I met designer Heidi Merrick before I knew what she did for a living—though it came as no surprise. She and her husband and 1-year-old daughter were waiting with me in an airport terminal, all of them dressed in nautical stripes and perfectly worn denim (but not in an annoyingly matchy kind of way). Since that time Heidi has continued to gain notoriety as a woman who makes clothes other women dream of wearing—particularly if that dream also includes some fresh waves, barefoot picnics in floaty dresses, and other activities that embody the California fantasy. That’s who Merrick always has been, and it’s completely reflected in her feminine but impossibly chic collection.
Also since our meeting, Heidi has added to the family—both with the birth of her son, Alfie, and the addition of her first brick-and-mortar store in Los Angeles. As a result her life is more full than ever before, which makes her all the more admirable. That said, Heidi is refreshingly transparent (one of the best things about her), so she’s the perfect person to share advice on how she balances it all, what parenthood has taught her, and how she keeps home a sacred sanctuary.
When I first met you it was as a mama—before I knew you as a designer. How has motherhood changed for you since then?
When you met me I was a new mom flying with a rambunctious toddler who kept wanting to crawl on the lap of the pretty girl next to me. Really it’s every mom’s nightmare! Well, you being that pretty girl was a good and healthy start to having kids; it helped me realize that a large portion of the world is kind to children, understanding and helpful. Motherhood has changed me because now it’s who I am and I’m a mother first before anything else.
Now with two little ones, how do you balance work with home life?
There’s loads of life at home: life you’re invested in and life that is moving beyond anything you’ve ever experienced. Work fades to the background a little bit now. I used to dream about patterns and dresses. I’d keep a pad by my bed and sketch in the morning—it was all very romantic. This time of life just isn’t like that. I have a much more efficient way of dealing with decisions and design and that serves me better. I don’t conscientiously balance it—I follow my heart and go where I’m needed most.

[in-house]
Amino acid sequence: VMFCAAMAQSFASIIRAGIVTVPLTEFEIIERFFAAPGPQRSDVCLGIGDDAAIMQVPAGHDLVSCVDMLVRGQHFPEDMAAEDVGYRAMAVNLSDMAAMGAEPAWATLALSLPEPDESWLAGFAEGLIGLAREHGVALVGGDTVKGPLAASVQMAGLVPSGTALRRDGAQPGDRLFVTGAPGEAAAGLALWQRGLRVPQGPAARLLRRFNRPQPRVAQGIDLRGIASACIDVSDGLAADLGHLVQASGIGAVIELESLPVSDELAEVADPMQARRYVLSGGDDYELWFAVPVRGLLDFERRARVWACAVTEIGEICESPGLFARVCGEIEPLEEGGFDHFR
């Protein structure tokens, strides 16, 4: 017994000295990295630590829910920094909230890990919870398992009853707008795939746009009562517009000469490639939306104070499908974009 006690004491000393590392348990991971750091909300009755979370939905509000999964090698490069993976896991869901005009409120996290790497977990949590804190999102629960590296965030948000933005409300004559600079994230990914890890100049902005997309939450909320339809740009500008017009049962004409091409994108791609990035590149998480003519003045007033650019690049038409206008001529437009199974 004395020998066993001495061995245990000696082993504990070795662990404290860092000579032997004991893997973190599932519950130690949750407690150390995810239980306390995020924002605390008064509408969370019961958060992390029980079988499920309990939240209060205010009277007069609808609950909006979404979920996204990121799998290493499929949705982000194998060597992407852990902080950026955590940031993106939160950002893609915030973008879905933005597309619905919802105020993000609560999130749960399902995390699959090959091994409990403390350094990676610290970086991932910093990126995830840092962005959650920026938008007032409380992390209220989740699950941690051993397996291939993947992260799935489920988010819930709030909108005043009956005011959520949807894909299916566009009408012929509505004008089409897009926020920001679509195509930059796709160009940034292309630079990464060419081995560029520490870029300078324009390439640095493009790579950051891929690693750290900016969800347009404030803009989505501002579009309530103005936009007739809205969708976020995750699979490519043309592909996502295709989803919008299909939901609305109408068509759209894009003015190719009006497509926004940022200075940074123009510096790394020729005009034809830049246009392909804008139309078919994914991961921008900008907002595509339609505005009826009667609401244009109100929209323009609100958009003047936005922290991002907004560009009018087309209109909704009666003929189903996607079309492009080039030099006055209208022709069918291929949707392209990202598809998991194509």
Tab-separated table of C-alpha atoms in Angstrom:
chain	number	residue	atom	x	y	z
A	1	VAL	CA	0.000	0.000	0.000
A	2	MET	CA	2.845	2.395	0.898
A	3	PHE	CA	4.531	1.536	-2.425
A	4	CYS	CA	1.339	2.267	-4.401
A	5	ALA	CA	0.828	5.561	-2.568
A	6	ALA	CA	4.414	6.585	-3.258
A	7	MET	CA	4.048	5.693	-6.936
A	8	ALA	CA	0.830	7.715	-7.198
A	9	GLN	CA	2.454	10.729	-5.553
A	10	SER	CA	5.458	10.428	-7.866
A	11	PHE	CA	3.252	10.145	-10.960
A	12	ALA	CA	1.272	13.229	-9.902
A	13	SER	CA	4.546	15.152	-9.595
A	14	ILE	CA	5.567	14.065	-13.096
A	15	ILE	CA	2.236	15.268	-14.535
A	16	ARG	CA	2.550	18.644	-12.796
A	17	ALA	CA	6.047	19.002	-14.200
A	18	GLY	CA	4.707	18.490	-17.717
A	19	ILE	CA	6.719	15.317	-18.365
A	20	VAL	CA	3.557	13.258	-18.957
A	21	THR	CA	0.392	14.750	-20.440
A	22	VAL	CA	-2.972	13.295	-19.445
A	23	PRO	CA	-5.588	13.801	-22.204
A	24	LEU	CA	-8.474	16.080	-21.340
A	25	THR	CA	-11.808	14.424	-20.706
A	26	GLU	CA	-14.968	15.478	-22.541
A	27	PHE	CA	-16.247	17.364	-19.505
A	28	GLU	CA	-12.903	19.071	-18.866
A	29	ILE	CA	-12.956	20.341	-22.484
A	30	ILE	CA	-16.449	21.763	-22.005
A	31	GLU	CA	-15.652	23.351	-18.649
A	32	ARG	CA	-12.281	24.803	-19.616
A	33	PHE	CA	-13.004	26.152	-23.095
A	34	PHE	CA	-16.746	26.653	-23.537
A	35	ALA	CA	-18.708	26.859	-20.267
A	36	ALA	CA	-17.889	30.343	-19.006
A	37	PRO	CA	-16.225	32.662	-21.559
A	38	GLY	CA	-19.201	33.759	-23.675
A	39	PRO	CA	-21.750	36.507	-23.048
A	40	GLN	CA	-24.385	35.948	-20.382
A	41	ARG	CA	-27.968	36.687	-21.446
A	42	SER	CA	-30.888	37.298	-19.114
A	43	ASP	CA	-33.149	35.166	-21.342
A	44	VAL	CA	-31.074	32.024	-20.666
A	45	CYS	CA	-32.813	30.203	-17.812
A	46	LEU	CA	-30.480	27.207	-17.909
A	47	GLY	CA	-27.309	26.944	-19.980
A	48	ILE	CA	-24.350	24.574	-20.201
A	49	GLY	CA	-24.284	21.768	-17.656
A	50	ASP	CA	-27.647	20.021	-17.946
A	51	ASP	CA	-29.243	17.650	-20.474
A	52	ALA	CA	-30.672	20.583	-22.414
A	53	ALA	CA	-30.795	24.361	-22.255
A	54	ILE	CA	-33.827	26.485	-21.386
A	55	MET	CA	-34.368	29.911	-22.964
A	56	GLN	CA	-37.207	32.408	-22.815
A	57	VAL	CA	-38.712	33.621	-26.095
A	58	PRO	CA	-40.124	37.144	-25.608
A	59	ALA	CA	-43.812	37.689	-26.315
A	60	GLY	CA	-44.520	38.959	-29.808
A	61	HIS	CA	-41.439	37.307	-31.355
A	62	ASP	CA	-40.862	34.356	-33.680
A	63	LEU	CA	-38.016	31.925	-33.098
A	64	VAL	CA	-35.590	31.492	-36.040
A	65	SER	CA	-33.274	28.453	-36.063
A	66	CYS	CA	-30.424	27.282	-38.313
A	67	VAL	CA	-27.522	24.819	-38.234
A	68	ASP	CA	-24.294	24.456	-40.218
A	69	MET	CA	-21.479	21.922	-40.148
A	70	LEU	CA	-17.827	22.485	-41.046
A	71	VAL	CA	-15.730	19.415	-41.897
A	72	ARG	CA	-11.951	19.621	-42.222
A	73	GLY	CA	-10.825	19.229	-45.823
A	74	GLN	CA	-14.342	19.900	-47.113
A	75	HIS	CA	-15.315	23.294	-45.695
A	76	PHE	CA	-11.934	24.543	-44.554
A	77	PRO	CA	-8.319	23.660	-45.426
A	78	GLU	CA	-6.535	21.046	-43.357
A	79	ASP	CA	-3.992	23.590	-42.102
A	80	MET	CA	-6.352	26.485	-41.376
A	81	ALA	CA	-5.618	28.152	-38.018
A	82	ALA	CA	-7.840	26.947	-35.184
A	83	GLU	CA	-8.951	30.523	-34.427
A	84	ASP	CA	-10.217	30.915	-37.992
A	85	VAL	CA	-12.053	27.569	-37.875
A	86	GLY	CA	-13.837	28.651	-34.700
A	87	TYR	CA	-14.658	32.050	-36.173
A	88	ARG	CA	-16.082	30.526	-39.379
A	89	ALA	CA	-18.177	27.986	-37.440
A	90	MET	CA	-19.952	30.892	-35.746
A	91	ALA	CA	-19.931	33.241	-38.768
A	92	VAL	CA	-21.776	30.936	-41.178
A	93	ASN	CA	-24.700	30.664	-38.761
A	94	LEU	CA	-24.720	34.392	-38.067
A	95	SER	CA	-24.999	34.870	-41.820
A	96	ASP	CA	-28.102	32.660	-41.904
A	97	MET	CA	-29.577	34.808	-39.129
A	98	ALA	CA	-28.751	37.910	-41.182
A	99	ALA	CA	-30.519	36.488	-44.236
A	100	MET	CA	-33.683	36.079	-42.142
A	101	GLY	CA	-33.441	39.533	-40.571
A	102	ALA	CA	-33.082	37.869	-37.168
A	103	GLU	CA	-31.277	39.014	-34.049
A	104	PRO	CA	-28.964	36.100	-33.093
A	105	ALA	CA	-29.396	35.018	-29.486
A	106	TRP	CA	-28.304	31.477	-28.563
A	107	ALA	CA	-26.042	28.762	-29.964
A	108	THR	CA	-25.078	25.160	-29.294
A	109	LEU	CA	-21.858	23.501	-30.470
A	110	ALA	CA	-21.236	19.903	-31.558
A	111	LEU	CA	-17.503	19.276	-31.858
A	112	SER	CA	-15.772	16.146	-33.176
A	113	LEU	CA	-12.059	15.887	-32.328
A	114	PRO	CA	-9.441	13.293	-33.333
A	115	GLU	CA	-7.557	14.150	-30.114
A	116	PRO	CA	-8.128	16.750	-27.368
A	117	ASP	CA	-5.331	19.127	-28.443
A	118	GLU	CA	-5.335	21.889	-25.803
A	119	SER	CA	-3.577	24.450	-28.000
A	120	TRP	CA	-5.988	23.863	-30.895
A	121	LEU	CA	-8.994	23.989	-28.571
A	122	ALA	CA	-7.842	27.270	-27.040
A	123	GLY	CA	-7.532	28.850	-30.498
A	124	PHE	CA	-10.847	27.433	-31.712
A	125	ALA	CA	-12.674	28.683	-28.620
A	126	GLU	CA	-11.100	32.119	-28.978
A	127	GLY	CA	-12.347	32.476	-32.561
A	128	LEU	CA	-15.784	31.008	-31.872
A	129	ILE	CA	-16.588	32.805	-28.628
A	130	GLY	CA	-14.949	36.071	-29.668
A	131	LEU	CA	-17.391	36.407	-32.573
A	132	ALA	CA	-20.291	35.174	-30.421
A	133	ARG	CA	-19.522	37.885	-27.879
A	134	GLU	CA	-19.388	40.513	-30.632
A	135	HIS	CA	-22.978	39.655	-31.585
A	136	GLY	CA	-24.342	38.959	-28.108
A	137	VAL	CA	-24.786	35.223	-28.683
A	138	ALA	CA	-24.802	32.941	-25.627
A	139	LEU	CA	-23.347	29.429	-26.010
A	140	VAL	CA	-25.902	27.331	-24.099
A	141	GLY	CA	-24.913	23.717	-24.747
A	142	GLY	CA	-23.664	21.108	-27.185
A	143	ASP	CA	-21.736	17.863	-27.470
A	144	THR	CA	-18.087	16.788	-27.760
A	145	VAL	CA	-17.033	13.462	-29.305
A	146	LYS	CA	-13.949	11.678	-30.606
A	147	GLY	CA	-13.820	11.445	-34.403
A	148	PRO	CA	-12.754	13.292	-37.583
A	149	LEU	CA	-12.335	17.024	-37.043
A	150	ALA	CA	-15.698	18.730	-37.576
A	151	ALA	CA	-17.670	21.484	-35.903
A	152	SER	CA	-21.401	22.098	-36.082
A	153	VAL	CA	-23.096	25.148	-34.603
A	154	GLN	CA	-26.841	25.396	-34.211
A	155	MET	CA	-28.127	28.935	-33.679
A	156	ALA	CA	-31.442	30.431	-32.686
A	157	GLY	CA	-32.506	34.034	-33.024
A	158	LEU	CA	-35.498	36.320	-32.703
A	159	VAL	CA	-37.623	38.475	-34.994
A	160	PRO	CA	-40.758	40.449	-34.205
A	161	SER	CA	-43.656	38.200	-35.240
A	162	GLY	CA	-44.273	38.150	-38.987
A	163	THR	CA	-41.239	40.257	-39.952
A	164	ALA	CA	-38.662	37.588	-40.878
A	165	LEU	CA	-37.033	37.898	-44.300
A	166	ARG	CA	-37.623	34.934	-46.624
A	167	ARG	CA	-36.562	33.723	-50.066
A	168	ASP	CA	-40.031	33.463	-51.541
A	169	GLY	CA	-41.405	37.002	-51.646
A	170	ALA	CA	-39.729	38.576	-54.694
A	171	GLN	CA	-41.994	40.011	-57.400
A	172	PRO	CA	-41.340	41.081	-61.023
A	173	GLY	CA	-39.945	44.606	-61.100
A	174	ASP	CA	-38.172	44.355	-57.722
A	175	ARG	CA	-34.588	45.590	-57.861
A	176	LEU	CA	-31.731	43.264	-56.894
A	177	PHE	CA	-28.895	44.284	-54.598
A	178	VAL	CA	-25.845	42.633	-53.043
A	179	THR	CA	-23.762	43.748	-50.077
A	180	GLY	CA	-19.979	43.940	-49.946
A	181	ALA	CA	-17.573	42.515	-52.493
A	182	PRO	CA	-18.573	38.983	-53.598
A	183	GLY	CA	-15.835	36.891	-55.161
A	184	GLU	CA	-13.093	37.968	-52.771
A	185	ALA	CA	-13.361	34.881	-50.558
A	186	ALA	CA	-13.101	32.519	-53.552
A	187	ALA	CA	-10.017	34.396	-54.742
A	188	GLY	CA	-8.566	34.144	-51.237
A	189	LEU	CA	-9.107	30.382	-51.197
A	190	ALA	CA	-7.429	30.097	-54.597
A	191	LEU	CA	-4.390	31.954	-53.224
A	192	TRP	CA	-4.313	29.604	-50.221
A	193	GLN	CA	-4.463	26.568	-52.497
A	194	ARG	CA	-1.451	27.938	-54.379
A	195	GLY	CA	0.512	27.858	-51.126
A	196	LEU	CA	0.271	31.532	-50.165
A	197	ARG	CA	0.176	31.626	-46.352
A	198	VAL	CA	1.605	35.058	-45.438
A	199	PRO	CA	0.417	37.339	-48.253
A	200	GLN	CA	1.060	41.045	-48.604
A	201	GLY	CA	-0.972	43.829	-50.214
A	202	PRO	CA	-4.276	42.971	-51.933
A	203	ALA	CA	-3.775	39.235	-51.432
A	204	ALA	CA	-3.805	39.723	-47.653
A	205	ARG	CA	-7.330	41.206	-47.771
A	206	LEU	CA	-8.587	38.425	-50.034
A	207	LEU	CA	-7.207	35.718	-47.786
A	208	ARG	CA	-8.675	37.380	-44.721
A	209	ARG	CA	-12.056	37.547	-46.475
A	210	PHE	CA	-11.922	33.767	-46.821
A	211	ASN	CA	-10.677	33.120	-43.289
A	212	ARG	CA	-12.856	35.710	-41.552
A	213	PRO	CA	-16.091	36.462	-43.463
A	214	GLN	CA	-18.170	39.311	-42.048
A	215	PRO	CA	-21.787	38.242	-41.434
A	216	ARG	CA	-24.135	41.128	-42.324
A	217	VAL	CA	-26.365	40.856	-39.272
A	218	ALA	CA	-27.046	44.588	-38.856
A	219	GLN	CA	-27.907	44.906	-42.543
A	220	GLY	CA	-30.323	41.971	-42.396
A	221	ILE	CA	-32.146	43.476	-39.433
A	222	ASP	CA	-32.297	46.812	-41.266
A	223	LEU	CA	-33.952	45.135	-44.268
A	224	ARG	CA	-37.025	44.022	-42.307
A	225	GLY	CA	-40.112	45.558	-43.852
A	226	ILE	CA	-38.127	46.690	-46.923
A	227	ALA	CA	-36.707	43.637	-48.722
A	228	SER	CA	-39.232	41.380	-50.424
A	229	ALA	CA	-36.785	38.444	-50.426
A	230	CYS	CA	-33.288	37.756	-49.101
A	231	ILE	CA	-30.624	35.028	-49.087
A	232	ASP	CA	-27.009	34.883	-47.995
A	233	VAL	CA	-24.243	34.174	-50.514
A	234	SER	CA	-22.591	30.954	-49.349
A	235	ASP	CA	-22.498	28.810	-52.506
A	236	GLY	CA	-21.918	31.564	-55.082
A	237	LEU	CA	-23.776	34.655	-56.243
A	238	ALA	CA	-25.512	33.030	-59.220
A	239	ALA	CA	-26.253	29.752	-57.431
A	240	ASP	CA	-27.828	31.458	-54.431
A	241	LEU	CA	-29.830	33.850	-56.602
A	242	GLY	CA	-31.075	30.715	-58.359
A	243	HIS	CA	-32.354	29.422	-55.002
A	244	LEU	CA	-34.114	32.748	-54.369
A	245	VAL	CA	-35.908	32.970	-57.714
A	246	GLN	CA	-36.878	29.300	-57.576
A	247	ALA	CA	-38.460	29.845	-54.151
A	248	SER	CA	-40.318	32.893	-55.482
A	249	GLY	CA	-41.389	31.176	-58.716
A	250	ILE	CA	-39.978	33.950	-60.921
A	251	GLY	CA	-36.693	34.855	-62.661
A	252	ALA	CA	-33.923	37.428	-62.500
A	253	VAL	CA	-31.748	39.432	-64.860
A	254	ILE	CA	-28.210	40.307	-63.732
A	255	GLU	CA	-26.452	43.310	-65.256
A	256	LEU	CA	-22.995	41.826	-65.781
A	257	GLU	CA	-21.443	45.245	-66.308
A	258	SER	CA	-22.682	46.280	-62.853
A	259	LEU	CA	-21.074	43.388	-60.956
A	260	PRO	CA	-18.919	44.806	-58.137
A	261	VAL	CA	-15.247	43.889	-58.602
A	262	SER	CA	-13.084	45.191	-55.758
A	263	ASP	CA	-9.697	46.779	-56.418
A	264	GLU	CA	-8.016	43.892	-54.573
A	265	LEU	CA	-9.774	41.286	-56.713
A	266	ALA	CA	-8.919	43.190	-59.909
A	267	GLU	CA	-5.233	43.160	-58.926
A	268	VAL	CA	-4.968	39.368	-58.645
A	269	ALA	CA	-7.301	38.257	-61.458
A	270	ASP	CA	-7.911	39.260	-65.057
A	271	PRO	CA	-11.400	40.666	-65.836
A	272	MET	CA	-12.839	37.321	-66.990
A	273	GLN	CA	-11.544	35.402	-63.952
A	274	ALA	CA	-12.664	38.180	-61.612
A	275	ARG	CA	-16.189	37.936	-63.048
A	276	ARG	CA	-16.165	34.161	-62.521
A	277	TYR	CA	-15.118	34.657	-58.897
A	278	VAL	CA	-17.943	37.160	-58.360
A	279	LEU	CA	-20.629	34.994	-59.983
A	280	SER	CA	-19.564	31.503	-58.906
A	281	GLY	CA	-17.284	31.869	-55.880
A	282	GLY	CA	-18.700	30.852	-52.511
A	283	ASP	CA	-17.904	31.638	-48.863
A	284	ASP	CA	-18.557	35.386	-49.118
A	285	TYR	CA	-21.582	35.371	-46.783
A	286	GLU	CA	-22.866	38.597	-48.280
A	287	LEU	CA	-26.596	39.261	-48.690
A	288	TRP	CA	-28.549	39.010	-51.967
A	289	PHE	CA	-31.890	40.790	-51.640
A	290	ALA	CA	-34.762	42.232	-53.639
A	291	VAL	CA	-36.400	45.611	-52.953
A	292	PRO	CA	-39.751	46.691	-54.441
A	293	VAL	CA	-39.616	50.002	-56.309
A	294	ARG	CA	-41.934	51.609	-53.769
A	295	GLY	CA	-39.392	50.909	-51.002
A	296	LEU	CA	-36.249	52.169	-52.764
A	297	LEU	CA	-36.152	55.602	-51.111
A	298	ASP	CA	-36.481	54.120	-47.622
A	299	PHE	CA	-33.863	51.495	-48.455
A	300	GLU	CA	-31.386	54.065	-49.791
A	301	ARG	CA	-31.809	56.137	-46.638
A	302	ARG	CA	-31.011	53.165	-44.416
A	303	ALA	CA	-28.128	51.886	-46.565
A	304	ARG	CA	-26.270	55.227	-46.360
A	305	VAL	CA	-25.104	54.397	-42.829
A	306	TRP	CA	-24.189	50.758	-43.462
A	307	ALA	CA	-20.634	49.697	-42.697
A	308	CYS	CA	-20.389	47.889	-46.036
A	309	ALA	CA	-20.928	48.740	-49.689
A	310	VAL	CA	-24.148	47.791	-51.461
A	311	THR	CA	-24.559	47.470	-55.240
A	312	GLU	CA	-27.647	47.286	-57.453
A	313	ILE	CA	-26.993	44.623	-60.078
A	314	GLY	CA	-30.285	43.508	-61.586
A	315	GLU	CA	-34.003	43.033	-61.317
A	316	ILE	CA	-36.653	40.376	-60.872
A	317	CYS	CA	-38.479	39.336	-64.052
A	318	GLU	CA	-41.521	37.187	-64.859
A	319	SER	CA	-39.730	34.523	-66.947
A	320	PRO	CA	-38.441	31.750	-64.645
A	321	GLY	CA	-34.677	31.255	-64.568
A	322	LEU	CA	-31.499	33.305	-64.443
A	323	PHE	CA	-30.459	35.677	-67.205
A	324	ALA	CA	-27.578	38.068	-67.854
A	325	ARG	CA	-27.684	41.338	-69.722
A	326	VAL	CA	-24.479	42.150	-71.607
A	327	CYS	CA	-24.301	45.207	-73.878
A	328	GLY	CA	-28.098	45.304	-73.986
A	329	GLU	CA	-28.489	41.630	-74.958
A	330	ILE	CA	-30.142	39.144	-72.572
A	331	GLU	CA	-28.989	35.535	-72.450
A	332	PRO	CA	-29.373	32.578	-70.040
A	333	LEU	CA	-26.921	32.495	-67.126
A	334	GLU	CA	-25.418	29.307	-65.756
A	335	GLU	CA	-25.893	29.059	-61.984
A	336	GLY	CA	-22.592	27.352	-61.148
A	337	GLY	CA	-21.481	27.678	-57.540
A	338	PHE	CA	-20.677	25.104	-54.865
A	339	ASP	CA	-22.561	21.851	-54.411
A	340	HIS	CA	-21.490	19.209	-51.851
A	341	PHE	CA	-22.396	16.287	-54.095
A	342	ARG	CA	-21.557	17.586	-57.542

What do you wish someone would have told you about motherhood or what do you think isn’t shared enough about the experience?
There’s a weird thing that happens with motherhood, and with marriage too, this sudden realization of the permanence of the situation combined with an absolute lack of privacy. Something in you has to change or die. It’s truly a process. The same thing happens when you have kids. You are never the same again, but you are changed for the better.
When we talked to Ariel Gordon about her ideal Mother’s Day gift, she mentioned time with her husband since he’s “the low many on the totem pole.” How do you make your time with your husband count?
Hm, I need to work on it. Our new thing is reading books we both like at the same time and discussing them together while we read. Ha! Sounds so lame expressing it, but other parents know that it’s pure luxury.
Your daughter Hiver is becoming a little fashionista herself! What’s it like to see her own personality and style evolve? And does she give you critiques and advice?
I think she thinks I’m chic. Just kidding. I do try to impress her though. She’s not sartorially focused, she likes people. She’s from heaven. I do let her wear what she wants out of her closet because I know that arguing with a child about their outfits is silly. My trick is to throw it away in the middle of the night so they don’t know.
You’ve got a gorgeous home in Silver Lake. How do you actively make your house a sanctuary away from work?
The best thing to do in the world is putter around at home and make it pretty. I plant things, have fires, make the family eat outside, and I let the kids hang all manner of things in the trees.
What advice would you give other new or expecting moms, who still want to keep their careers?
I’ve heard my own mom say to other mothers, “You can count on your kids growing up and leaving, and if you don’t work or maintain a life of your own, what will you do when your kids leave?” Personally, I feel that I really benefitted from watching my mom succeed. She was great at most things: running a business, cooking, entertaining, and she was incredibly supportive of my dad. All those things are engrained in me now. I think your hopes for your children are best given to them by being your fullest self.
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